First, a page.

501 case notes

Fair compliance with stated guidelines

Ahmad et al. [24]

13 doctors for 320 hypertensive patients

Doctors poorly adhered to Malaysian Clinical Practice Guideline (CPG)-2008 in hypertensive patients with diabetes and LVH. A better hypertension control was seen with ACEIs and guidelines-adherent therapy

Abdulameer et al. [25]

303 Cardiac complicated hypertension

85.30 % adherence to guidelines

Cost implications in antihypertensive drugs Use

The cost of medications has always been a barrier to an effective treatment. The increasing prevalence of hypertension and the continually increasing expense of its treatment influence the prescribing patterns among physicians and compliance to the treatment by the patients. In developing countries like India, unlike developed countries, patients are not covered by insurance schemes and are paying out of their pockets for their healthcare. Therefore, they would benefit if physicians provide better services based on rational and cost-effective drug prescription [29].

According to a cost analysis study by Rachana et al., alpha-blockers were the highest ranked in terms of cost utilized per year followed by ACEIs, ARBs, CCBs, BBs and diuretics in the same order. Thus they found diuretics to be the most cost-effective antihypertensive to be prescribed [30]. Similarly, Amira et al. observed that diuretics were the most cost-effective drugs for hypertension [31]. Additionally, the cost of drugs varied based on the type of hospitals, whether government or private, according to a study by Rimoy et al., the costs of nifedipine, bendrofluazide and frusemide were about five to six times higher in private hospitals than at the government-owned pharmacies [8].

Noteworthy is that adherence to guidelines while prescribing antihypertensive drugs results in substantial savings in prescription costs [32].

The presence of comorbidities further adds to the problem of increased economic burden. Osibogun and Okwor demonstrated a statistically significant association between co-morbid conditions and higher prescription costs with 73.7 % and 63.2 % of those with diabetes and renal disease respectively having prescription costs in the high cost group (p < 0.05) [33]. The cost implication findings from the above studies are summarized in Table 4.
Table 4

Cost implication findings from various studies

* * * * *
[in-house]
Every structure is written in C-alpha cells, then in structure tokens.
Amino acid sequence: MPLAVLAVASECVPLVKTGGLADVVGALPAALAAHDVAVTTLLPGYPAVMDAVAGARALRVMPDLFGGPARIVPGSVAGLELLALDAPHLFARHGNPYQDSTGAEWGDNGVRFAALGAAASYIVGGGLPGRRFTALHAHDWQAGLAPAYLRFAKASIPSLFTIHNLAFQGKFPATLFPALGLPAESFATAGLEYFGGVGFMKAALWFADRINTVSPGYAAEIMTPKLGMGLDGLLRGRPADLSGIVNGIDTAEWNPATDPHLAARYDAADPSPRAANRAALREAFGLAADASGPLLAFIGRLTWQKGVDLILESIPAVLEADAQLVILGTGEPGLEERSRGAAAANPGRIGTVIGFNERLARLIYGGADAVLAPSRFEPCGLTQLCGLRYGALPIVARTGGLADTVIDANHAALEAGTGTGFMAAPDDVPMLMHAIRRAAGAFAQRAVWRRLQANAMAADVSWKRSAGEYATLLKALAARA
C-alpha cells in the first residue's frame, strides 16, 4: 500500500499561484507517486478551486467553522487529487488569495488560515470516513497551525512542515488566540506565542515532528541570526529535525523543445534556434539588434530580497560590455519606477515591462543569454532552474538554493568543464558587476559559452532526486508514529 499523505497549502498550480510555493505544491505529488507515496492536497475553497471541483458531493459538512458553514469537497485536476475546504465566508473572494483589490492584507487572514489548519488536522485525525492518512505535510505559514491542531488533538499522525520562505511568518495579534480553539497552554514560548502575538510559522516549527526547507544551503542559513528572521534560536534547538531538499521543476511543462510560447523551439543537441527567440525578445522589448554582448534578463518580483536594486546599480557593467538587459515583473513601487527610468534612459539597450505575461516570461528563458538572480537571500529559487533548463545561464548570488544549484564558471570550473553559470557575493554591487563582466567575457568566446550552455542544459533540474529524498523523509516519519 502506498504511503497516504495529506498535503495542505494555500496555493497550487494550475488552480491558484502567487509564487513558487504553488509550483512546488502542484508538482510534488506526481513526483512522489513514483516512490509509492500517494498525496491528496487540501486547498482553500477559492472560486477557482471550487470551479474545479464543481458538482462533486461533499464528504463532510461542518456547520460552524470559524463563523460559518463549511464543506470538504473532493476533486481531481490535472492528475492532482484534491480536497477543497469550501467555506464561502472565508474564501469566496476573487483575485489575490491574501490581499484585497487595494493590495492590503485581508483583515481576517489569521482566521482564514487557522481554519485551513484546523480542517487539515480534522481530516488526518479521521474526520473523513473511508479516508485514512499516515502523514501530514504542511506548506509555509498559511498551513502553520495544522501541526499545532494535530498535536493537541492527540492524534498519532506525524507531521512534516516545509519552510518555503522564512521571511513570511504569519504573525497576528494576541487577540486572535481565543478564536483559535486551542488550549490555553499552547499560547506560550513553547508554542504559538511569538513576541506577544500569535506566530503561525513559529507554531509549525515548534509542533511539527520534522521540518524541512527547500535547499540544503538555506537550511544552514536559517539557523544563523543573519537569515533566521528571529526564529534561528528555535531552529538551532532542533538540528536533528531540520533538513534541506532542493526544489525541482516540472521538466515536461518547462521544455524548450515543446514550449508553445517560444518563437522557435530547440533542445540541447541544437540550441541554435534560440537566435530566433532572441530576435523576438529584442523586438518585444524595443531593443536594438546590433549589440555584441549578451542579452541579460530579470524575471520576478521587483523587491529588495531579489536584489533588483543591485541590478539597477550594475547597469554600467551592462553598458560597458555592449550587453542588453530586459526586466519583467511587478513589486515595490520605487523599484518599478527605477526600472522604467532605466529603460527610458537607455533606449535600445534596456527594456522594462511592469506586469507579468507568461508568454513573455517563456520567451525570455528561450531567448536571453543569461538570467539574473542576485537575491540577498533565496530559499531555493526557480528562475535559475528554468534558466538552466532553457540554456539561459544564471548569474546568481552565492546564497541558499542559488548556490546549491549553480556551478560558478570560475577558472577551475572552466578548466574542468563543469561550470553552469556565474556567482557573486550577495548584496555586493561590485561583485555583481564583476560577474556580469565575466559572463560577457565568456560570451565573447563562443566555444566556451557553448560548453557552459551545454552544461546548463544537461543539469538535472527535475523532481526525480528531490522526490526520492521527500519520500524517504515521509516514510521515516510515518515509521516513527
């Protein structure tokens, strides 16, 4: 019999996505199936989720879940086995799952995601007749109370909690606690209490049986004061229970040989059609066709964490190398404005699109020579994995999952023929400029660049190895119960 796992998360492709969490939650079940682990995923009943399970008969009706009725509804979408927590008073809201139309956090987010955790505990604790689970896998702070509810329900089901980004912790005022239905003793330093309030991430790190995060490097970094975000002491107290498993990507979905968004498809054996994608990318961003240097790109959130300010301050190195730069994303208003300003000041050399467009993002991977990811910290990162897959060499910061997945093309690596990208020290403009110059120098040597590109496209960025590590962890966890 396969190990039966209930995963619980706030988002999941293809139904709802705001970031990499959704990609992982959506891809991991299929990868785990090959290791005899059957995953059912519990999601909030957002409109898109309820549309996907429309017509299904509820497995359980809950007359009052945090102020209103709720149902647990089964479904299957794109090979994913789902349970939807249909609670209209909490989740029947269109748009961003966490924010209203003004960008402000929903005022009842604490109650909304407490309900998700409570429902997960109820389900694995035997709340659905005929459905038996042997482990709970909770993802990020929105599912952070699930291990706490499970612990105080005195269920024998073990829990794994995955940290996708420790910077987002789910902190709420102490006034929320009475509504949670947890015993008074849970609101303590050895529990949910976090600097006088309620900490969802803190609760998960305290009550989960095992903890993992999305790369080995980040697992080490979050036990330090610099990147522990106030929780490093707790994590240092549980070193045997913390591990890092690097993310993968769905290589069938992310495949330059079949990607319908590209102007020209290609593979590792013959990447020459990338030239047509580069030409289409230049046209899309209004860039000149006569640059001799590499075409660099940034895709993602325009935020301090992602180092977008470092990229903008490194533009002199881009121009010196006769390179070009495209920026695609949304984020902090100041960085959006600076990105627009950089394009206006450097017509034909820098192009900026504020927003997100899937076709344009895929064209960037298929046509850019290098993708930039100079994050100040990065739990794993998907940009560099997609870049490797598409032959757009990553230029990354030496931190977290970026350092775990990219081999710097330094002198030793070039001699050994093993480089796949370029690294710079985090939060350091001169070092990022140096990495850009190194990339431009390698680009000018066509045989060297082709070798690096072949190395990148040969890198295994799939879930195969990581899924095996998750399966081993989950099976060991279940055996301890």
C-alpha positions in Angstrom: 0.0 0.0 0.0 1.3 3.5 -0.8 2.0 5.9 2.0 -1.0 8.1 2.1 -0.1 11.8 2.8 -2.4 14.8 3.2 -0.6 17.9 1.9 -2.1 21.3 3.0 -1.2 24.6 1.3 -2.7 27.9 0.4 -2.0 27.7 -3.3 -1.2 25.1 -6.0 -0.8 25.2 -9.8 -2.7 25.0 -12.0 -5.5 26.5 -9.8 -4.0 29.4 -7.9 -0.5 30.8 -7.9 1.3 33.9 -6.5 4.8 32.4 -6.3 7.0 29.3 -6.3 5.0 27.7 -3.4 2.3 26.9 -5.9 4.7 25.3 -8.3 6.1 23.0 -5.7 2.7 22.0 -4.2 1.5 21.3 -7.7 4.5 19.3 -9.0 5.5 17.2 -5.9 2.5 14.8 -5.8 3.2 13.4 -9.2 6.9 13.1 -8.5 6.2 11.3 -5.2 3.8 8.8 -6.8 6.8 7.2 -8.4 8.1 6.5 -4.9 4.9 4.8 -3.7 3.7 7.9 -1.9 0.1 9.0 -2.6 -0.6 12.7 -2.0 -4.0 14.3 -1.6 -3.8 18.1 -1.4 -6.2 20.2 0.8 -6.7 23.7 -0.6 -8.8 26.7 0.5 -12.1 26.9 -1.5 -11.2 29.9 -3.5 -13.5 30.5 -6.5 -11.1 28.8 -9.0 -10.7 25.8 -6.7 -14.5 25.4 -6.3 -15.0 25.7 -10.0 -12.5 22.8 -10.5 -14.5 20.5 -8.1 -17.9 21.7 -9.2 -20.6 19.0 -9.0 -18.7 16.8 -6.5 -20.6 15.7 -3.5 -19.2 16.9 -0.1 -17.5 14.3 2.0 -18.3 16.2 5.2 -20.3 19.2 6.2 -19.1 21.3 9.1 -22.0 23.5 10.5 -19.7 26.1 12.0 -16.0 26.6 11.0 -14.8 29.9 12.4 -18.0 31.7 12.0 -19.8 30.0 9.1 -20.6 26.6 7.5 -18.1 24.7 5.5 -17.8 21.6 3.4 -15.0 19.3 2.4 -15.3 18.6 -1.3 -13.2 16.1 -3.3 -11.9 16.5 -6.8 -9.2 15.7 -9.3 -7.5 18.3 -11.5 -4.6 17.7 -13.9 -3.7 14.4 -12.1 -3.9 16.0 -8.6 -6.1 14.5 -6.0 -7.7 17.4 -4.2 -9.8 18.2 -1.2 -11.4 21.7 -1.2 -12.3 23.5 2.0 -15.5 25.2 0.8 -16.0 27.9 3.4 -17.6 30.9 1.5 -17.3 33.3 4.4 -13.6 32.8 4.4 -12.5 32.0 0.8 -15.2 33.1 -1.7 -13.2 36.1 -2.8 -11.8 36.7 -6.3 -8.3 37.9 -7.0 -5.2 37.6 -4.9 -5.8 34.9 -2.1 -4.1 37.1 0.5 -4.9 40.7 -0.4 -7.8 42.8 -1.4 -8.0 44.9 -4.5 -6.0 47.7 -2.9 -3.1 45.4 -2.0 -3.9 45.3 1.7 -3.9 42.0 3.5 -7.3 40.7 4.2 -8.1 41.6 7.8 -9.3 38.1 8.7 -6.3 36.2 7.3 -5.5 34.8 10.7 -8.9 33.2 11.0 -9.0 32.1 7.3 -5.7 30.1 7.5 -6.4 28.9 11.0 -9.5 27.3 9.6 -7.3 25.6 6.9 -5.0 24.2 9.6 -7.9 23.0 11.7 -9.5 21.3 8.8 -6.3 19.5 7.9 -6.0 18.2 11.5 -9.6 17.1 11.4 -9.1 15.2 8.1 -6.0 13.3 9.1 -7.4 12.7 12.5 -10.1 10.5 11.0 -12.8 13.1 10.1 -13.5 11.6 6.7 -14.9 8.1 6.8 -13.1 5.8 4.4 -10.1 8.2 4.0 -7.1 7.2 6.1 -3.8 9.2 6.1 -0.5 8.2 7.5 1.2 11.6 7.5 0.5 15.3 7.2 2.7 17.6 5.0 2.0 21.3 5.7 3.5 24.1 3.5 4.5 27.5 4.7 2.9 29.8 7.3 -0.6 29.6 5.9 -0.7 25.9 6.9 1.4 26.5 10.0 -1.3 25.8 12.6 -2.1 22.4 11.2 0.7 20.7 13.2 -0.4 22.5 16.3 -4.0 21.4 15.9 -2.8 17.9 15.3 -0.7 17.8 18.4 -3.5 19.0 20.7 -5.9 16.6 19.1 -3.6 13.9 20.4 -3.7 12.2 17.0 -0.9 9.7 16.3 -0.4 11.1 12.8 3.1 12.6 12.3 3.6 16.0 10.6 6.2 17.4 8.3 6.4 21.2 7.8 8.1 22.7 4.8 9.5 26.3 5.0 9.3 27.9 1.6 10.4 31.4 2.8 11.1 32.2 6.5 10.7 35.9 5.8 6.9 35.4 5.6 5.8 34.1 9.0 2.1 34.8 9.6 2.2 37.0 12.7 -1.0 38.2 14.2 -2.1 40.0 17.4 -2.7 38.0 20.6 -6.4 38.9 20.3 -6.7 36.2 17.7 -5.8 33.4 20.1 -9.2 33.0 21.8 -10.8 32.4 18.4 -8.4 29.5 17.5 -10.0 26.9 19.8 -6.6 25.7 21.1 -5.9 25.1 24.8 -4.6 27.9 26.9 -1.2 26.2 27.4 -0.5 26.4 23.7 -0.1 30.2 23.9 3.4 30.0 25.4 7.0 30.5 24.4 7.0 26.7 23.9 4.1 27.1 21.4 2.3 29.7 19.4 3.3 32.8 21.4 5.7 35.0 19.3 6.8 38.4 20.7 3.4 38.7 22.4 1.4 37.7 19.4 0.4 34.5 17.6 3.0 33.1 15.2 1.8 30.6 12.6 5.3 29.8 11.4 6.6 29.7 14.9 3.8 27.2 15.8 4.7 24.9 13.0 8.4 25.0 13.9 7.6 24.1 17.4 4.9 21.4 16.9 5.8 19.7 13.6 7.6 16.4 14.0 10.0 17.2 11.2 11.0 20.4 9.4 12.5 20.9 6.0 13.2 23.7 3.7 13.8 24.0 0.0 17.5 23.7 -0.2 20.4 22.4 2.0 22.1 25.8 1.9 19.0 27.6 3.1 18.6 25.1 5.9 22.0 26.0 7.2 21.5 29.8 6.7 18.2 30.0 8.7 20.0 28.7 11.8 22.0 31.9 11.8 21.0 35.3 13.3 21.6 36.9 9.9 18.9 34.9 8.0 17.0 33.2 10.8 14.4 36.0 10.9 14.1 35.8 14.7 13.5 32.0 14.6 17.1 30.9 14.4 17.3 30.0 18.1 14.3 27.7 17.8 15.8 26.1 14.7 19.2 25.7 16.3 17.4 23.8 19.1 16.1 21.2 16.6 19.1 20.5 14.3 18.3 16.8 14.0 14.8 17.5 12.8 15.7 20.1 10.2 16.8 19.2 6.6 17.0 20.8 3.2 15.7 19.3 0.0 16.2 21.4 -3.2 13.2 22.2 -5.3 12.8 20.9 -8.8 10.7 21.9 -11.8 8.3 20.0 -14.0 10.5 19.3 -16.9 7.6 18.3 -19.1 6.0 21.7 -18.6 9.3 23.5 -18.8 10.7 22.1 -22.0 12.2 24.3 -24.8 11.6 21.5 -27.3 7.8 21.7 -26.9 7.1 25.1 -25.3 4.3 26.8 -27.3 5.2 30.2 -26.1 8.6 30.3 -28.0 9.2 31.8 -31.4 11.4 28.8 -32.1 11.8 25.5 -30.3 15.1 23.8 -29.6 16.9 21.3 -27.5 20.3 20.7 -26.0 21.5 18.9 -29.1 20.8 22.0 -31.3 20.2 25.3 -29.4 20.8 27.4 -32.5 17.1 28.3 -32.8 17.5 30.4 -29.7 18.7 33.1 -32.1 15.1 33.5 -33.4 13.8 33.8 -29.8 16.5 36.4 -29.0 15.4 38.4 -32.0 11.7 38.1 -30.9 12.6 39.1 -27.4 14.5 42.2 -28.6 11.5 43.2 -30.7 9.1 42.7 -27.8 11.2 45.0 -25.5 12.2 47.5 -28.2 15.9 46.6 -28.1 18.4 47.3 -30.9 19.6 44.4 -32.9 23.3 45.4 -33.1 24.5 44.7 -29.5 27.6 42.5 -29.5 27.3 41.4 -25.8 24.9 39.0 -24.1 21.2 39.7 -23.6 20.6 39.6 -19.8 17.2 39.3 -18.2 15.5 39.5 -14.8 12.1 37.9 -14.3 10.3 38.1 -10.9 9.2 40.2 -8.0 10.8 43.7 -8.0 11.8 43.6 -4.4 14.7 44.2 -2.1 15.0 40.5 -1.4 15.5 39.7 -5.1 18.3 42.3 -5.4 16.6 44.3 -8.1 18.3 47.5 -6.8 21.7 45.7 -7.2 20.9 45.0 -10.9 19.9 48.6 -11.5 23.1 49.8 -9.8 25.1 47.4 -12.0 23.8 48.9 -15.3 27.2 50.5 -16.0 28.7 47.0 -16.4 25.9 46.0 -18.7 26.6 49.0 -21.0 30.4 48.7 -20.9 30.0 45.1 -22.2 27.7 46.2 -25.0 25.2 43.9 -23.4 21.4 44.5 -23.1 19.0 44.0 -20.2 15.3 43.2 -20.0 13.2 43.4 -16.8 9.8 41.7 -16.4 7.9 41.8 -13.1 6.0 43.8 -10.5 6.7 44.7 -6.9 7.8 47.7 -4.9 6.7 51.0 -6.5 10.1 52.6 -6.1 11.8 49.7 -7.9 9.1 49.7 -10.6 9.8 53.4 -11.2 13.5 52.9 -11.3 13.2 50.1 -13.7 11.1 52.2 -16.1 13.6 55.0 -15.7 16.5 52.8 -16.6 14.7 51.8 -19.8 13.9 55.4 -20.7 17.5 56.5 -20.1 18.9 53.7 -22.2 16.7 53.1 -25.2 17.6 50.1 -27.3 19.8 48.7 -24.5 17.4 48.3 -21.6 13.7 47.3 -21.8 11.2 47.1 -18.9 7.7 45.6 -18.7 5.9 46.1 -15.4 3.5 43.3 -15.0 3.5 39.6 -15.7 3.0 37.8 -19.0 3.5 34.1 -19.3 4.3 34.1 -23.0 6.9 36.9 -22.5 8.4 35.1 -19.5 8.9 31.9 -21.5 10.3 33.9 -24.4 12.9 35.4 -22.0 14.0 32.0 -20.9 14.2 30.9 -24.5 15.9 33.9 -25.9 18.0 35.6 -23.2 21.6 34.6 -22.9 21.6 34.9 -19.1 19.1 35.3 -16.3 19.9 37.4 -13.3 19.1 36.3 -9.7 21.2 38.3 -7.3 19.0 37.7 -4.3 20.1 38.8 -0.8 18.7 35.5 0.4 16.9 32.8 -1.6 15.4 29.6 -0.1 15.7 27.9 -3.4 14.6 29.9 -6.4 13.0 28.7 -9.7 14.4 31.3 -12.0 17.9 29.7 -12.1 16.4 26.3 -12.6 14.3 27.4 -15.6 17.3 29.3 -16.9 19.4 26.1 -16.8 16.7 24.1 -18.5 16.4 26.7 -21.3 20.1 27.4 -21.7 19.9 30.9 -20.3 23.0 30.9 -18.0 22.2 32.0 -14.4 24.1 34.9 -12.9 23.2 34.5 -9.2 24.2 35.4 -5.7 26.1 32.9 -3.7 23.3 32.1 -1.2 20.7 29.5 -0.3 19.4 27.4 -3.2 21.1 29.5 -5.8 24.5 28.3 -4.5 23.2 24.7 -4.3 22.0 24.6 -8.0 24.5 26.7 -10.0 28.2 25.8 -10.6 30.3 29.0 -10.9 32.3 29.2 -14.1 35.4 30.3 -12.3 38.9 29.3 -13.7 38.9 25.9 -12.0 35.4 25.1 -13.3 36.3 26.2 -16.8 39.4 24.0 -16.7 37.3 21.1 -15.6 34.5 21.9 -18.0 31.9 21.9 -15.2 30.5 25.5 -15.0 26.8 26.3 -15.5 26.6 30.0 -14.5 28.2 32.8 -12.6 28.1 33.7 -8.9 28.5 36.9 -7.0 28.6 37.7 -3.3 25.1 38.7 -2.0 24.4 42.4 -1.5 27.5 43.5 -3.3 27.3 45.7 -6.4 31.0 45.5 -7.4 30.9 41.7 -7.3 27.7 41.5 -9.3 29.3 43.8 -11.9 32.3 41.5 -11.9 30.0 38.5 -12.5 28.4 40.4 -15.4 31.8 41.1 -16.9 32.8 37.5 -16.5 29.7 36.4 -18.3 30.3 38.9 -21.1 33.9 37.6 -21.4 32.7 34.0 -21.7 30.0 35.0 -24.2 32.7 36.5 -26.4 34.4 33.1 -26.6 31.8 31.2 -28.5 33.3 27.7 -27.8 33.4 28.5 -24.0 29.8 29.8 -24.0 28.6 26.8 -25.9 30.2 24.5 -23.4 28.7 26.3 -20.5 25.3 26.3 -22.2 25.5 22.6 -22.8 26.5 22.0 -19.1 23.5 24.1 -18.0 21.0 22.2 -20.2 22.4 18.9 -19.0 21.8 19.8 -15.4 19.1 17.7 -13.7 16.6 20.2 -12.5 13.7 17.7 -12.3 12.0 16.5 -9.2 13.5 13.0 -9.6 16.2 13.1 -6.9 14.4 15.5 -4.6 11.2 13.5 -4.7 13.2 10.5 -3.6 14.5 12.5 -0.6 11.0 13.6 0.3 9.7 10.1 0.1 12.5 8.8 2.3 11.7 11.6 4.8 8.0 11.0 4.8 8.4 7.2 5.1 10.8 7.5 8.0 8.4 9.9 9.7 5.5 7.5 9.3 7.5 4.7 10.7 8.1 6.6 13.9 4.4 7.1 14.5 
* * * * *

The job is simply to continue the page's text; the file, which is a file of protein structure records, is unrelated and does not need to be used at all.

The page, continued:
Author Name

Number of subjects involved

Mono-/combination therapy prescribed

Observation/Remarks

Rachana et al. [30]

300 prescriptions

Mono (48.94 %), CCB

Costliest - Alpha-blocker

Cost effective - Diuretic

Amira and Okubadejo [31]

225 black patients

CCB

Cost effective - Amiloride

Rimoy [8]

600 patients

Diuretics

Govt. shops drugs 5–6 times cheaper than private shops

Fisher and Avorn [32]

133,624 patients

Combination (CCB + ACEI)

Adherence to guidelines result in savings

Osibogun and Okwor [33]

147 prescriptions

Diuretics 79.6 %

Co-morbid conditions had high cost prescriptions

Use of antihypertensives in special population

The management of hypertension needs special attention in patient population such as, elderly, pediatrics, pregnant women, and hypertension associated with co-morbidities. Often it qualifies for combination therapy to achieve target BP levels. There are several studies, which evaluated the prescription pattern of antihypertensive drugs in such patient population. In a prospective, observational study conducted on geriatric antihypertensive patients, it was noted that the most common drug classes prescribed were CCBs (37 %) and ACEIs (21 %), and amlodipine was the most commonly prescribed drug (37 %). The most common anti-hypertensive FDC prescribed was telmisartan + hydrochlorothiazide (15 %) and most common two drug combination therapy was amlodipine + atenolol (7 %) [34]. In another study by Fadare et al., antihypertensive drugs accounted for 30.6 % of the total prescriptions of 220 elderly patients. The authors opined that physicians should be specifically trained regarding prescribing to the geriatric population [35].

An observational and cross-sectional prospective prescription audit study was carried-out to evaluate antihypertensive drug prescription patterns, rationality and adherence to JNC 7 guidelines in postmenopausal women. It was noted that ARBs were frequently prescribed as monotherapy and 31.6 % of patients were on a two-drug combination. Majority of the prescriptions showed non-adherence as per recommendations for pre-hypertension. The study concluded that except polypharmacy, antihypertensive prescription trends largely adhere to existing guidelines and are rational [36].

Though there is a scarcity of sufficient data in Indian context, some authors have evaluated antihypertensive medication use in hypertensive diabetes mellitus patients. In a cross-sectional study, Dhanaraj et al. observed that ACEIs were most commonly prescribed antihypertensives (59 %) and most of the patients (55 %) were on multiple drug therapy. In this study, although prescribing pattern of antihypertensives was in accordance with guidelines, there still remained a significant number of patients with uncontrolled hypertension [37]. In a similar patient population, Janagan et al. observed that most of the patients received more than one antihypertensive (75.2 %), with a combination of ACEIs and thiazide diuretics being the most common. This pattern was compliant with JNC7 guidelines [38] Hussain et al. conducted a retrospective, randomized, non-interventional study in 117 subjects to evaluate patterns of drug therapy among diabetic hypertensive patients with other complications. It was found that the most common drug administered for diabetes was metformin, whereas for hypertension, it was telmisartan. There was a positive relationship between fasting blood glucose and systolic blood pressure. The notable gap in the present prescribing pattern was found to be underutilization of diuretics [39].